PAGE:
Epidemiologic research has shown that current low-dose estrogen oral contraceptives are associated with a low risk of vascular events (e.g., myocardial infarction, stroke, and venous thrombosis or thromboembolism). Yet questions still persist about the effects of low-dose oral contraceptives on the cardiovascular system. Changes in the coagulation system have been linked primarily to the estrogen component; however, it has been proposed that the progestin may have an influence on the fibrinolytic system. Desogestrel, a new gonane progestin, has been commercially available in Europe since 1981. It has been widely shown to produce minimal changes of the coagulation and fibrinolytic systems, and it has not been associated with an increased risk of thromboembolic disorders.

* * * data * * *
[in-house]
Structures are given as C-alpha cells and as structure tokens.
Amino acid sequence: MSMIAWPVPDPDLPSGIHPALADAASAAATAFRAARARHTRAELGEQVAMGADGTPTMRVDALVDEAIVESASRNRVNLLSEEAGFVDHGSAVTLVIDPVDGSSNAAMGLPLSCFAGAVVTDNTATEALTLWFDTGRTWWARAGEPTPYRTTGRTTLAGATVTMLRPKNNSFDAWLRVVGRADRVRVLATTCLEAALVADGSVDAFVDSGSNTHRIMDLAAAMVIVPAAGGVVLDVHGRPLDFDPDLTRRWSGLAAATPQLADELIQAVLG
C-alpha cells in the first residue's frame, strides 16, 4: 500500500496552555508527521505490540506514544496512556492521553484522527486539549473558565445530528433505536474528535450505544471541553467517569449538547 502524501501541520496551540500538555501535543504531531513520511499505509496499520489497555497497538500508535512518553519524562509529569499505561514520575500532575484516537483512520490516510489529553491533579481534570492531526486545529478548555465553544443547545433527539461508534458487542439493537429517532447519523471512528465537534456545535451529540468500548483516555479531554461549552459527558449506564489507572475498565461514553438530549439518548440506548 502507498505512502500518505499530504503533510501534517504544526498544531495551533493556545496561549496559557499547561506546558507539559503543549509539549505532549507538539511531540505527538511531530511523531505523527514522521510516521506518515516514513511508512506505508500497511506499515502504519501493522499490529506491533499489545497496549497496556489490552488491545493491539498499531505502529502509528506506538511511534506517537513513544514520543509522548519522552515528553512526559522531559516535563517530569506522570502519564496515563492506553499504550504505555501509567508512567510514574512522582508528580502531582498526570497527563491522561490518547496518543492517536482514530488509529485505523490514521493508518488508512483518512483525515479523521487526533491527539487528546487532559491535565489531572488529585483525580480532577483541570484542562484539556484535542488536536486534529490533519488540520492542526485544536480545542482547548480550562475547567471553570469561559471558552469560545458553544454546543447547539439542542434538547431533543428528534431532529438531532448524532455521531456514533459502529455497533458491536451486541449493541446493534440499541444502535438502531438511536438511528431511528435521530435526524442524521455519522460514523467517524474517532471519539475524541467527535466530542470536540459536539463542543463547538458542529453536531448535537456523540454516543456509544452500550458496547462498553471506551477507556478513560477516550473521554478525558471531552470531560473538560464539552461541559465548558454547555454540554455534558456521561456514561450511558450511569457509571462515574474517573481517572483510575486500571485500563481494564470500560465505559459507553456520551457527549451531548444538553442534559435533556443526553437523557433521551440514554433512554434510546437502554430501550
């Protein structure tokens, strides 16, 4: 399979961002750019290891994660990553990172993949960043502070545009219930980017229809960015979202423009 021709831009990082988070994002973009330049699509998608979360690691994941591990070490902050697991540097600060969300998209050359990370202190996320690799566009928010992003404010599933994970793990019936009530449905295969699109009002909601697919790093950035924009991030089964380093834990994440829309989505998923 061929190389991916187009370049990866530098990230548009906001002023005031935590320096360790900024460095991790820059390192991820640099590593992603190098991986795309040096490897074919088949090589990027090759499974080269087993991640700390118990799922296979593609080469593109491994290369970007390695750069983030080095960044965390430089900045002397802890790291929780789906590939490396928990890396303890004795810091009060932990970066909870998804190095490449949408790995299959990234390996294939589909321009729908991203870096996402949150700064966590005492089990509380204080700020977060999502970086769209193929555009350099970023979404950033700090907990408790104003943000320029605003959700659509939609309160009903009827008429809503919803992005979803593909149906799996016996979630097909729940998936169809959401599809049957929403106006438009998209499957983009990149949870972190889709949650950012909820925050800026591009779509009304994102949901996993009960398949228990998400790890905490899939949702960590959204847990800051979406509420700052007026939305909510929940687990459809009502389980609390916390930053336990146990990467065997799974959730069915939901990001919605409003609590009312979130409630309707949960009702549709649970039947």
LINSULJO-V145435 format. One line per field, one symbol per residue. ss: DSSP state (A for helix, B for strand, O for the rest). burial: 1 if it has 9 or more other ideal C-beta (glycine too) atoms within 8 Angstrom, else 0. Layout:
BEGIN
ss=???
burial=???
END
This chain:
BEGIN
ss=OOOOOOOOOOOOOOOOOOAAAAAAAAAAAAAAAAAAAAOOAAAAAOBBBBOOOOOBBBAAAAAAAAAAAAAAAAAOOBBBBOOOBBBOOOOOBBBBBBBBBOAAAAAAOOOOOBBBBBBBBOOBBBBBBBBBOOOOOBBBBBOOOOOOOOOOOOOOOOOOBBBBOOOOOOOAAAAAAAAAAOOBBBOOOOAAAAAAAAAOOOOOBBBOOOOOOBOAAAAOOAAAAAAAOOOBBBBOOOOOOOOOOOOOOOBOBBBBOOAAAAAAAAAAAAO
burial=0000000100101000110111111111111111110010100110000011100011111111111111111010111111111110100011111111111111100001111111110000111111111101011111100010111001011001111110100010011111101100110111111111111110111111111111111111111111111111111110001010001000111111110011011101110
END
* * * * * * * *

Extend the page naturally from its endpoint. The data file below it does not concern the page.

PIP: Epidemiologic research has correlated current low-dose estrogen oral contraceptives with a low risk of myocardial infarction, stroke, and venous thrombosis or thromboembolism. Nevertheless, misgivings still linger about the effects of low-dose oral contraceptives on the cardiovascular system. Changes in the coagulation system have been linked primarily to the estrogen component; however, the progestin may have an influence on the fibrinolytic system. Oral contraceptives (OCs) containing desogestrel, a new progestin, became commercially available in Europe in 1981. Since that time, more than 30 million women have used the monophasic preparation containing 150 mcg of desogestrel and 30 mcg of ethinyl estradiol. During this widespread clinical use, desogestrel-containing OCs have not been associated with an increase in the risk of thromboembolic disorders. A total of 13 studies from different countries involving different ethnic groups were reviewed concerning the effects of OCs containing novel progestins on coagulation and fibrinolytic variables. The observed changes indicate that a new balance has occurred, increases in both procoagulation and profibrinolysis factors and their inhibitors. With the exception of two studies, all studies were comparative versus a variety of low-dose oral contraceptives. None of the studies observed a notable difference between the desogestrel OC and the comparison OC, and no incidental difference between OCs was confirmed in a subsequent study. This lack of a specific progestin effect confirms an earlier theory that any thrombogenic effect of oral contraceptives is caused by the estrogen component. Desogestrel differs from progestins currently in use in its lower relative androgenicity, which eliminates or reduces adverse effects on lipid and carbohydrate metabolism. The use of the desogestrel-containing OC is associated with minimal changes in the coagulation and fibrinolytic systems. A careful medical and family history rather than the selection of a particular OC combination is an effective means of preventing thromboembolic disorders.